Tlaib accused of seeking ‘rock star’ status, ignoring constituents in tough primary challenge

Fox News reports a high-profile member of “The Squad,” Rep. Rashida Tlaib, is facing a tough primary challenge from the center on Tuesday, in yet another battle between the progressive wing of the Democratic Party and the establishment.

Running against Tlaib, D-Mich., is Detroit City Council President Brenda Jones, who has a history of intra-party battles with the freshman congresswoman, including in the 2018 primary for the same seat that Tlaib won.

But now it’s just Jones and Tlaib going head to head. And despite Tlaib’s massive fundraising advantage, Jones is a popular Democrat with deep connections in the Detroit political establishment. Jones is running on a platform of focusing on Detroit and the surrounding district, accusing Tlaib of being more concerned with superstardom than her constituents.

“As Michigan’s 13th Congressional District Representative, Tlaib has worked hard to become an international rock star,” Jones tweeted in late July. “Representative Tlaib has a huge war chest of nearly $2 million. The money in Rashida Tlaib’s war chest is mostly from people around the world.”

She added: “This means Tlaib is beholding (sic) to her money people, & not focused on the citizens of the 13th Congressional District.”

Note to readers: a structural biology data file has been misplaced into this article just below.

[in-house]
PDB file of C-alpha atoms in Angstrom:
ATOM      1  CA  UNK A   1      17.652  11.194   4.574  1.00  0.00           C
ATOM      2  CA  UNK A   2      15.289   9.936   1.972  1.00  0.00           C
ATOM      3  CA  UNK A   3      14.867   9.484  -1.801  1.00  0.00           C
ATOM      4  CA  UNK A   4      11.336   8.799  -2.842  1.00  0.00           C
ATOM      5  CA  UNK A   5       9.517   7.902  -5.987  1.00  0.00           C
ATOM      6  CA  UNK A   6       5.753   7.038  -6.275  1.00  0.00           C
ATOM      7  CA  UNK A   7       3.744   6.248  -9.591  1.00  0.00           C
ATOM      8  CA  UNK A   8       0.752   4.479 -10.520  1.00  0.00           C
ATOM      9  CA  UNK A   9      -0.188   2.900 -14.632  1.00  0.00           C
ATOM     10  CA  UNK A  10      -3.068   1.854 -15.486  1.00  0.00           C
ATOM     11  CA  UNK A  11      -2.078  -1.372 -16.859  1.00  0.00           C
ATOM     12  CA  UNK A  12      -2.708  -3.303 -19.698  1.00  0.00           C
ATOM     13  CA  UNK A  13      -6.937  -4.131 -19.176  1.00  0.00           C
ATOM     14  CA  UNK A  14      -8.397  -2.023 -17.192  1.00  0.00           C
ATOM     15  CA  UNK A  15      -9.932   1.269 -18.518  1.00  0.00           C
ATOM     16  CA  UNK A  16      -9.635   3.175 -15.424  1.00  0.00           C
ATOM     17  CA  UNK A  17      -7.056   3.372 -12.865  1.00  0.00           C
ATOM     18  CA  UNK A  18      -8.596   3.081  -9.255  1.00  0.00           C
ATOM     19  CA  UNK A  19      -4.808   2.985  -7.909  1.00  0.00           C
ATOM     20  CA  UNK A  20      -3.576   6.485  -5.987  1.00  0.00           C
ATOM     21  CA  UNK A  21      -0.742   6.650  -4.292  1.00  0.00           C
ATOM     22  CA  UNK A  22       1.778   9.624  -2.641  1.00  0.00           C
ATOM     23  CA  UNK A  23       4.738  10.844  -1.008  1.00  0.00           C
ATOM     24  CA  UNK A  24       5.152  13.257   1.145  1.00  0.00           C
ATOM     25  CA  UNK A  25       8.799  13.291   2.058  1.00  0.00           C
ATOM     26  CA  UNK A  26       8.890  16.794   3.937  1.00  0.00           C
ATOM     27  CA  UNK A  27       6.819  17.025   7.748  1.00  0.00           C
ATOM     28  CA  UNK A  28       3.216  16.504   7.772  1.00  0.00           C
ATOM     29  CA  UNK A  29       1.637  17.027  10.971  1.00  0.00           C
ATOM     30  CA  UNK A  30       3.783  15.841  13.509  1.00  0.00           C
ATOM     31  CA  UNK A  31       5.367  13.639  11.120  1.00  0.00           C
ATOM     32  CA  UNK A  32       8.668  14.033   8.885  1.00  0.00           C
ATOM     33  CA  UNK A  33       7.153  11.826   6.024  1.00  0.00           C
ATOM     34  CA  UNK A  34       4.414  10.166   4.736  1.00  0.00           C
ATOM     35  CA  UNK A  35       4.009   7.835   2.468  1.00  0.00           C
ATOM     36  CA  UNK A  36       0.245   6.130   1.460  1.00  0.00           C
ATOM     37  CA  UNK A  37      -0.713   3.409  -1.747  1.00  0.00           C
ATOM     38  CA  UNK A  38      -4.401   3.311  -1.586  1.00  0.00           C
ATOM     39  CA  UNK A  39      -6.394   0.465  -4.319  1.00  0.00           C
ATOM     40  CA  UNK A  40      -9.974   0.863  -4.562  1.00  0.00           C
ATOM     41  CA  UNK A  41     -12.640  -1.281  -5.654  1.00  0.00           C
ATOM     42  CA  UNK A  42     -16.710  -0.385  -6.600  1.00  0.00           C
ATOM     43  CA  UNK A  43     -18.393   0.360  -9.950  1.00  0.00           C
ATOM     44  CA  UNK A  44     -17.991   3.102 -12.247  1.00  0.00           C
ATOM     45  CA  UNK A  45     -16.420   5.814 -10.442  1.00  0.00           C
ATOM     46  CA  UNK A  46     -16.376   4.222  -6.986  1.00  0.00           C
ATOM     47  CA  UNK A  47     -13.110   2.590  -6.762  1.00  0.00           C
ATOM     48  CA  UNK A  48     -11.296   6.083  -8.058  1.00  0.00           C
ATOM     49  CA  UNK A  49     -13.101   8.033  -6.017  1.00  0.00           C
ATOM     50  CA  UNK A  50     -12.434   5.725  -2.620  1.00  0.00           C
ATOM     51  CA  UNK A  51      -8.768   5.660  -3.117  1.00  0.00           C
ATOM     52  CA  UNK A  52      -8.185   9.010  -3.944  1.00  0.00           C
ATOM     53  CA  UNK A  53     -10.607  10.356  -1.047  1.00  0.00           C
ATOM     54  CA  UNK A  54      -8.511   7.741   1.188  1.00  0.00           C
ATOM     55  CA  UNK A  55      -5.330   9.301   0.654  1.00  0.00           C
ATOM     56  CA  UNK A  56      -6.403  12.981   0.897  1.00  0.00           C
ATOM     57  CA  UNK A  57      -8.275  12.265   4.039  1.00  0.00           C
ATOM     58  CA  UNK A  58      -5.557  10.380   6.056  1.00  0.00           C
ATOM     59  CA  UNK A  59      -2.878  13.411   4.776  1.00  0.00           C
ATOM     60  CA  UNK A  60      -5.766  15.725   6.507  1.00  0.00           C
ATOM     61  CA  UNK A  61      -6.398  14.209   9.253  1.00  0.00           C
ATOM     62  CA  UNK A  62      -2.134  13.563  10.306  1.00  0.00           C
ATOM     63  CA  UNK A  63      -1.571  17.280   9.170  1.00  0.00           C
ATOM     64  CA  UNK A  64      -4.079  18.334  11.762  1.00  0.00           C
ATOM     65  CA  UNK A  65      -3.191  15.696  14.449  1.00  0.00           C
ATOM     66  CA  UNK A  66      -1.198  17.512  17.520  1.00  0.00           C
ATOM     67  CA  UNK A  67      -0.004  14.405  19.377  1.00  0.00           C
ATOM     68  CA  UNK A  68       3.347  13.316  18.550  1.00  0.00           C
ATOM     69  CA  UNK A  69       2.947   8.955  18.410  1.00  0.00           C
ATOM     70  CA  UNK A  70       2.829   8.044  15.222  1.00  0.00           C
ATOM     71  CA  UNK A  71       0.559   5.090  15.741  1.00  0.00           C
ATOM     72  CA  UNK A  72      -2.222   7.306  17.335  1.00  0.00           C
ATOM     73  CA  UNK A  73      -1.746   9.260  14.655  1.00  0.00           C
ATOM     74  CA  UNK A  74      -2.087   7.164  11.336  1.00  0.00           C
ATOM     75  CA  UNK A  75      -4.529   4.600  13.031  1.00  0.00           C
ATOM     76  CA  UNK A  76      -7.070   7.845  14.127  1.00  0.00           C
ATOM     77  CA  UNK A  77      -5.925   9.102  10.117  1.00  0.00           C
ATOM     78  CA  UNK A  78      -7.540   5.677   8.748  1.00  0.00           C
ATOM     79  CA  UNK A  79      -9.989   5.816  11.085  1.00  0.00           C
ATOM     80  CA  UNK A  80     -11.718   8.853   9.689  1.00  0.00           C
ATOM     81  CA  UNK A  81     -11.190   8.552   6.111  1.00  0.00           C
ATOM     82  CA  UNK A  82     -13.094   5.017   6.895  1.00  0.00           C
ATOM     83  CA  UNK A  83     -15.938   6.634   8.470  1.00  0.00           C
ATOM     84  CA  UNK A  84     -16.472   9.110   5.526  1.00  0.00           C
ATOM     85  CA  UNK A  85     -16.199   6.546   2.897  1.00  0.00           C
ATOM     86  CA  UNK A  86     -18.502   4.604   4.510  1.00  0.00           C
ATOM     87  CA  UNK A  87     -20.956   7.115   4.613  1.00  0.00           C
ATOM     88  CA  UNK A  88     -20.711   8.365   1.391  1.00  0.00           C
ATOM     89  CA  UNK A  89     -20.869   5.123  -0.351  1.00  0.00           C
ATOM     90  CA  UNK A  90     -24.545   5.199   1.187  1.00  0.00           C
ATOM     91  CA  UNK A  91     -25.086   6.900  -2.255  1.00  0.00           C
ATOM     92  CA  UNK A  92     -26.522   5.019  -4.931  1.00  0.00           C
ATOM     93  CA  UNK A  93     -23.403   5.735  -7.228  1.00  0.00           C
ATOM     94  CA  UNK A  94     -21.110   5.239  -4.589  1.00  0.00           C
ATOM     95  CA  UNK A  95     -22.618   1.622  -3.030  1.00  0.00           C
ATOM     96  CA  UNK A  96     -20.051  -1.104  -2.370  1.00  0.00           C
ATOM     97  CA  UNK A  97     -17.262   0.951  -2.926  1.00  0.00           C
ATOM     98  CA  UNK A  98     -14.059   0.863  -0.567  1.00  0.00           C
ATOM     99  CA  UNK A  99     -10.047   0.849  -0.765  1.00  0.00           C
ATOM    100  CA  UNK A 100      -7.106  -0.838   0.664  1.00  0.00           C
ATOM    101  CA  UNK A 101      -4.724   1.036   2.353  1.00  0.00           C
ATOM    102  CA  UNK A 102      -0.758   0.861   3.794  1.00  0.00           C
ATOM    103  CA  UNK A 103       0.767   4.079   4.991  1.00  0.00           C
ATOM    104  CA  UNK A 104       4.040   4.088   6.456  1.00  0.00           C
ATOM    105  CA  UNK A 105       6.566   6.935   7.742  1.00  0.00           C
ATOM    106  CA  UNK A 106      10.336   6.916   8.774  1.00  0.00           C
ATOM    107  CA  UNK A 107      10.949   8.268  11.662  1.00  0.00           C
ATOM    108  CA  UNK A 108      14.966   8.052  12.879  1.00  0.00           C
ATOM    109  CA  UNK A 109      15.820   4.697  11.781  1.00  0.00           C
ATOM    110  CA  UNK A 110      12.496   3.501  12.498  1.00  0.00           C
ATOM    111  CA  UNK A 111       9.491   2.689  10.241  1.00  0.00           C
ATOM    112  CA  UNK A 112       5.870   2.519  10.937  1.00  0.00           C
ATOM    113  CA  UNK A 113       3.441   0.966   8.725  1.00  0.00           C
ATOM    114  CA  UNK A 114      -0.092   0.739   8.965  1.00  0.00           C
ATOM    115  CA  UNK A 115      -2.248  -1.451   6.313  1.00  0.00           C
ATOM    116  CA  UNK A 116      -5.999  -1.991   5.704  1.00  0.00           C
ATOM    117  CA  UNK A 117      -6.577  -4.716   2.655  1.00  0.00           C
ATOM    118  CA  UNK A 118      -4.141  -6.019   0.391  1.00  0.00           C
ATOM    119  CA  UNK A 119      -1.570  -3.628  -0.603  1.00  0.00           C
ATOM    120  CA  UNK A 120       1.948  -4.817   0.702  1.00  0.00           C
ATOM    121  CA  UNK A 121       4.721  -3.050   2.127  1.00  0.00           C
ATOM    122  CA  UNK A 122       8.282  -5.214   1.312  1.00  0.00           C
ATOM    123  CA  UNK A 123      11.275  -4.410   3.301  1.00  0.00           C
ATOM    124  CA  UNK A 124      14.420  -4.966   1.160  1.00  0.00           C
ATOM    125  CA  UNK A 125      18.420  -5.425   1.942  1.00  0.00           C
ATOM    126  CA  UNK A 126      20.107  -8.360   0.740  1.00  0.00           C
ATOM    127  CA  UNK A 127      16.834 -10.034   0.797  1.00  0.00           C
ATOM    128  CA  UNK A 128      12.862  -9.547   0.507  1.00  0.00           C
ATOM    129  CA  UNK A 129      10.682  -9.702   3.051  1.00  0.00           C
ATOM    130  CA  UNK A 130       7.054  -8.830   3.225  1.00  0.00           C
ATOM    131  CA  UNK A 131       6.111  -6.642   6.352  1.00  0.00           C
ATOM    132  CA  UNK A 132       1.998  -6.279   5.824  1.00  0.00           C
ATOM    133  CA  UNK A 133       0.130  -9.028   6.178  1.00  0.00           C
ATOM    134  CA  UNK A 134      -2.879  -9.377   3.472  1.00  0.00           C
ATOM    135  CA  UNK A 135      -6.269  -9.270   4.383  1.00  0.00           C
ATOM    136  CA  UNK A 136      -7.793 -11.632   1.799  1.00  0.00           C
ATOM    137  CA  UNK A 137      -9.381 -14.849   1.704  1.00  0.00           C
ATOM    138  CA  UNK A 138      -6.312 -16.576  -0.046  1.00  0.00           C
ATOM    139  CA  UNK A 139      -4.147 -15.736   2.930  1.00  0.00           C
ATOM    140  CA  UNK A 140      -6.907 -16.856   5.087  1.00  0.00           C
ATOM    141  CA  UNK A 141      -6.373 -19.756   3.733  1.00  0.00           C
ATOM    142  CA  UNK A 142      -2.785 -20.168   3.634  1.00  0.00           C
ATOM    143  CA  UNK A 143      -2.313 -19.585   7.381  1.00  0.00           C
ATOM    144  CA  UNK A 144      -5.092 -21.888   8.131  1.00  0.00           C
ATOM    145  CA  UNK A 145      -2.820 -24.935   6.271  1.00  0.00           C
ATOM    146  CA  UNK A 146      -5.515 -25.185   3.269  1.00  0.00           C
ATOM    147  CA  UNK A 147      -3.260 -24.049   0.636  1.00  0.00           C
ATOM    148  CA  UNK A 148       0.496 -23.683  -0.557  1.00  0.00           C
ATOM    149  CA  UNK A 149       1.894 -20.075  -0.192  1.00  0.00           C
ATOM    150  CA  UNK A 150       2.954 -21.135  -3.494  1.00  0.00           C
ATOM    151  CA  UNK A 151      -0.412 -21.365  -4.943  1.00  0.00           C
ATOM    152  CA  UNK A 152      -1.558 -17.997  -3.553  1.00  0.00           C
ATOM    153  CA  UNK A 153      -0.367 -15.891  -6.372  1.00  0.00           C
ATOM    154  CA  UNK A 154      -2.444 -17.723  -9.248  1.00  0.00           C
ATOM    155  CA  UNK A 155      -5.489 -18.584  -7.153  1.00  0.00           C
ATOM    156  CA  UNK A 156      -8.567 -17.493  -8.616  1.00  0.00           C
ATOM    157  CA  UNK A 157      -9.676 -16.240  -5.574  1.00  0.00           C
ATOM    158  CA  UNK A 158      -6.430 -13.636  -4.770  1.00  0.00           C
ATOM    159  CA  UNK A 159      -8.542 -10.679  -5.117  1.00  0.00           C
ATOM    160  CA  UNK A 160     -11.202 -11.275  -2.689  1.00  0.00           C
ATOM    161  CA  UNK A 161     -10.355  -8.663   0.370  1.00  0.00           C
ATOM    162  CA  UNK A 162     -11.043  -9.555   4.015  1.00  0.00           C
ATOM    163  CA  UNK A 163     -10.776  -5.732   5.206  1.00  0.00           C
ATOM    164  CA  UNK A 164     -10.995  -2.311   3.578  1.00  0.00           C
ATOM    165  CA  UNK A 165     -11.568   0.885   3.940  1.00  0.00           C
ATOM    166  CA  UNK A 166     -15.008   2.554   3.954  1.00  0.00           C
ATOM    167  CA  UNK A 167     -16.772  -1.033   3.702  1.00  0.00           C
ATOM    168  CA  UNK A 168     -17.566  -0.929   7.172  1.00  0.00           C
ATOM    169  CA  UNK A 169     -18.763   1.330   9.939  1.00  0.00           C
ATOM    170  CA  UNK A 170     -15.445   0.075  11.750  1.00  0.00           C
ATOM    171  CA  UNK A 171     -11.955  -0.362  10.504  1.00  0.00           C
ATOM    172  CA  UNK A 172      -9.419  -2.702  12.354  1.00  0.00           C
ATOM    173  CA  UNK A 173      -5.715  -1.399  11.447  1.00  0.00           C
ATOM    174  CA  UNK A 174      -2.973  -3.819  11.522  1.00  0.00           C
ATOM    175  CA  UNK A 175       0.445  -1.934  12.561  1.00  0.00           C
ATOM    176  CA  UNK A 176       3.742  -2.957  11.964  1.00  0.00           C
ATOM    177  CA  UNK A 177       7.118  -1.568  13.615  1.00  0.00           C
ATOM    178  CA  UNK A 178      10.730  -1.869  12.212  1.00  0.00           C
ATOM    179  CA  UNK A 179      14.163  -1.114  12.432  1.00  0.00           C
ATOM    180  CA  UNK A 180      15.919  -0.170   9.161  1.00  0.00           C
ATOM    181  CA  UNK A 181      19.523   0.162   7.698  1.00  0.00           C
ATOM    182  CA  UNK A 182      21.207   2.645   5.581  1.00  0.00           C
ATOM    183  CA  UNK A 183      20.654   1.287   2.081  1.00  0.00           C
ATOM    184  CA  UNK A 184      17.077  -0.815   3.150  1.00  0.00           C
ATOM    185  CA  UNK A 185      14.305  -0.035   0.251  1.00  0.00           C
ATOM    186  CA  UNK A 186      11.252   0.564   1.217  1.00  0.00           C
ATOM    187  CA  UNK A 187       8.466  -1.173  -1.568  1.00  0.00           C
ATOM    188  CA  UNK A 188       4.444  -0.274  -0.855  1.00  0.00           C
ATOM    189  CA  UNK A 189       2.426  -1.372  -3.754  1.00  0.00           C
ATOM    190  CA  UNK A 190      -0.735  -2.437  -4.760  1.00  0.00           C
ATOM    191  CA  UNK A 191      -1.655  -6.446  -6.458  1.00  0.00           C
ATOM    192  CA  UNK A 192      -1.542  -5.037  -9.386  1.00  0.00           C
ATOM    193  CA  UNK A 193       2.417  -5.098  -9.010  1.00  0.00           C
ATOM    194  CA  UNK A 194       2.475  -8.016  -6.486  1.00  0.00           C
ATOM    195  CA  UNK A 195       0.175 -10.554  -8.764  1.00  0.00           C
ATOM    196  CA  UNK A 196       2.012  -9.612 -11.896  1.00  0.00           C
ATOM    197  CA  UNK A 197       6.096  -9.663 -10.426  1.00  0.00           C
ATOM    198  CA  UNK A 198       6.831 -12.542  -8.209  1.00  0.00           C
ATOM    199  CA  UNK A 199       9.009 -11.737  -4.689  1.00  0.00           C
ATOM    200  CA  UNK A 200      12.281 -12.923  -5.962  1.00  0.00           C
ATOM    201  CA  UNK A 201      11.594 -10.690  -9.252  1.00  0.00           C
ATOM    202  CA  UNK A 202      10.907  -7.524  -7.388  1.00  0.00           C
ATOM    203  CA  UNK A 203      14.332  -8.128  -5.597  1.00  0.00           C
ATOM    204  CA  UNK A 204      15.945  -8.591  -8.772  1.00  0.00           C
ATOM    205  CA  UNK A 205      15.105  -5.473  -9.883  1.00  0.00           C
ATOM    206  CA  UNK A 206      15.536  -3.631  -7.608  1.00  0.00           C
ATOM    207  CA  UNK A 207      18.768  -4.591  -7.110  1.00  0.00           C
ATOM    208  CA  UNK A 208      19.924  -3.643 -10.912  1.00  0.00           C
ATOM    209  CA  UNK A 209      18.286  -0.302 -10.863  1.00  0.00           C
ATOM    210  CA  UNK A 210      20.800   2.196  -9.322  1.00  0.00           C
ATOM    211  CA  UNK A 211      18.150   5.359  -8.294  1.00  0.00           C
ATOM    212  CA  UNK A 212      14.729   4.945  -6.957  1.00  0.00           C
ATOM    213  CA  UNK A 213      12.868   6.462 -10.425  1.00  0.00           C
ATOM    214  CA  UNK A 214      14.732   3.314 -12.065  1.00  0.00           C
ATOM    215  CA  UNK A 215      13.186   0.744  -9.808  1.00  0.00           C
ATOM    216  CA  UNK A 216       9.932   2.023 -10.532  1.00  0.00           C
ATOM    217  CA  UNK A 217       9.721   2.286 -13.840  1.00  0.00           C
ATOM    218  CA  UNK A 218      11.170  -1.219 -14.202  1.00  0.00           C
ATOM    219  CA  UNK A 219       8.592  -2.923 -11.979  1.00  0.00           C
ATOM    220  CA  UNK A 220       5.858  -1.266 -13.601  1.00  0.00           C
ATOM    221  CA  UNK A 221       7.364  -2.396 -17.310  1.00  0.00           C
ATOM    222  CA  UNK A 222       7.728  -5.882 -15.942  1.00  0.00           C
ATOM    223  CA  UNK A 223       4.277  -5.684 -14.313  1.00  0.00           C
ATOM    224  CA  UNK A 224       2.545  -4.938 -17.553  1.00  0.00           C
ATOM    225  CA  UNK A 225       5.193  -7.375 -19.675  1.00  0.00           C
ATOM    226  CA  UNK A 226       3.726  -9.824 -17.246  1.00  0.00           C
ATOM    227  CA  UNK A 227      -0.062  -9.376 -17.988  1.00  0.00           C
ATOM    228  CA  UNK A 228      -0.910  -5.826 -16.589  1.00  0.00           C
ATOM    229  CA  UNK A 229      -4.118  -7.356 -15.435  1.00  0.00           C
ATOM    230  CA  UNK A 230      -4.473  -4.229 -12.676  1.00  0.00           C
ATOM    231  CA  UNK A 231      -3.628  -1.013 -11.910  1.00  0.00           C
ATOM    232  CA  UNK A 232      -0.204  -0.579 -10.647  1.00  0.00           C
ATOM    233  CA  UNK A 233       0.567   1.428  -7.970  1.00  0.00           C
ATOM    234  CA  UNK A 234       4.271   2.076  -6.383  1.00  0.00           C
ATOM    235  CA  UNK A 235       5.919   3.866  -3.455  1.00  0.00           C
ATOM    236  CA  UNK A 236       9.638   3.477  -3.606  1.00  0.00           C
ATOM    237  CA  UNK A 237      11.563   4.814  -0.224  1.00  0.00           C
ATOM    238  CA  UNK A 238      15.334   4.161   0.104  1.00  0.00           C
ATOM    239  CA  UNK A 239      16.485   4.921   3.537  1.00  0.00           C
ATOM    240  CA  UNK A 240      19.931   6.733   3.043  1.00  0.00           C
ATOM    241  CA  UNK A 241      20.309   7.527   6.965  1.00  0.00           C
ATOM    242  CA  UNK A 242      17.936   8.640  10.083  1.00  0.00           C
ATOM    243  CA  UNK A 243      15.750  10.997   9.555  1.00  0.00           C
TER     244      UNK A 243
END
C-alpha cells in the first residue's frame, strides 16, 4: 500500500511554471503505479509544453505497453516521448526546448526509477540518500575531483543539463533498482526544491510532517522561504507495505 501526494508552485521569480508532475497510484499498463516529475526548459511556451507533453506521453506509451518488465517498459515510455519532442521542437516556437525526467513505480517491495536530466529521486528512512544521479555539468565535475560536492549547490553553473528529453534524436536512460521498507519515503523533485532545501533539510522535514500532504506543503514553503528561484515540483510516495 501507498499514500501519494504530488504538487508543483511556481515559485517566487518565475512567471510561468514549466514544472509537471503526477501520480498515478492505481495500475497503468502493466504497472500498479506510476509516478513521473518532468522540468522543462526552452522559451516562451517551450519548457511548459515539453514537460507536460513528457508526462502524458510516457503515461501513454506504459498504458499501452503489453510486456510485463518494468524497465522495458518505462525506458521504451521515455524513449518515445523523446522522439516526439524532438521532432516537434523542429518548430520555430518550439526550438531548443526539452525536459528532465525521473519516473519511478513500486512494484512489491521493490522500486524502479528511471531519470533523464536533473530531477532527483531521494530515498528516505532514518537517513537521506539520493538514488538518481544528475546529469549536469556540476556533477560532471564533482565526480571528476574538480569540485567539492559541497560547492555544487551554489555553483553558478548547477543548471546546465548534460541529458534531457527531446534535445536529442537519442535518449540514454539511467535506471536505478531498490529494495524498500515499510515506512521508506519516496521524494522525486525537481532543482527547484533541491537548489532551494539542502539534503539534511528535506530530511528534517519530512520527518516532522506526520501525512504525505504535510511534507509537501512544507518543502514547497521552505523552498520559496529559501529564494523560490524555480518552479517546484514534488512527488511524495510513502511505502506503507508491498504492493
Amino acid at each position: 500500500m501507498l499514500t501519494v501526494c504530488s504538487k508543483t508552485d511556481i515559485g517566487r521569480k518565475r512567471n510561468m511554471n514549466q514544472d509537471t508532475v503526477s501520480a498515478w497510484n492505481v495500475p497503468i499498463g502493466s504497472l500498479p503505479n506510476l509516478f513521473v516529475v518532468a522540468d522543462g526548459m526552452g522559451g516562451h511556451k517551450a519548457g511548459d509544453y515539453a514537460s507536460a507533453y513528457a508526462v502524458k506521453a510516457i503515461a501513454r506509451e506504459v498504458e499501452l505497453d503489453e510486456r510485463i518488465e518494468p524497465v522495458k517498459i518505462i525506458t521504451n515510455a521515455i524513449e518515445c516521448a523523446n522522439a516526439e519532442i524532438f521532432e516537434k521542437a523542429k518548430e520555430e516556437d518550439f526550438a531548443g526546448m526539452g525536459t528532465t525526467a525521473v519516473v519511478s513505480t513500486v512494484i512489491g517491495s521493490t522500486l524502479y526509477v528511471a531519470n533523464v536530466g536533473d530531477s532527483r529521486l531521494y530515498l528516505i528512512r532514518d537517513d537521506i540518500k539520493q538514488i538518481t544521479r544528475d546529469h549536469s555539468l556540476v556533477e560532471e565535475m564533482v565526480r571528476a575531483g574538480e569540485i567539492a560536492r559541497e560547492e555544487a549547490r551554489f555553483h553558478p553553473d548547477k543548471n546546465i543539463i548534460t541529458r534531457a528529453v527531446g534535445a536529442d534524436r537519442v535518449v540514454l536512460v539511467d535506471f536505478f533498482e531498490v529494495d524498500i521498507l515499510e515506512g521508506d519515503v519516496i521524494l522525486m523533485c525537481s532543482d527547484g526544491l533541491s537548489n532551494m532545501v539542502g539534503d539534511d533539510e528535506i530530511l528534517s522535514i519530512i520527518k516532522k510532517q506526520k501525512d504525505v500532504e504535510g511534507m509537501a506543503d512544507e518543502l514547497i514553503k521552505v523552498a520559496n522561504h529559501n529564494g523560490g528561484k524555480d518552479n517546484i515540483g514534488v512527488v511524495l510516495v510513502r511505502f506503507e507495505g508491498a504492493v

Jones also previously knocked Tlaib for calling Trump a “m—–f—–” and booing Hillary Clinton at a Sen. Bernie Sanders campaign event. Jones told the New York Times that she’s been contacted by people in her district saying if she were in office, she would be “more professional than this.”

But as a much better funded, yet still unsuccessful, primary challenge of Rep. Alexandria Ocasio-Cortez, D-N.Y., by former CNBC journalist Michelle Caruso-Cabrera showed, the progressive “Squad” members are hard to unseat. And Tlaib has touted her progressive credentials, amplifying endorsements from the Detroit Democratic Socialists of America, Center for Popular Democracy, the EPA workers union and other progressive groups. She’s also backed by Sanders, I-Vt.

And like Ocasio-Cortez, Tlaib has been a prolific fundraiser. She had more than $900,000 cash on hand as of mid-July, per FEC records, whereas Jones had just over $21,000. House Speaker Nancy Pelosi, D-Calif., also endorsed Tlaib last week.

Meanwhile, Tlaib, after initially declining to endorse presumptive Democratic presidential nominee Joe Biden citing her primary race, later said that “I support Vice President Biden defeating Donald Trump in November and I am going to do everything I can do ensure that Biden wins in Michigan.”

Nevertheless, Jones is running on the trust she’s built up in her years as a politician in Detroit, posting an ad on Twitter Friday telling constituents they need an experienced lawmaker like her to get them the resources they need during the pandemic.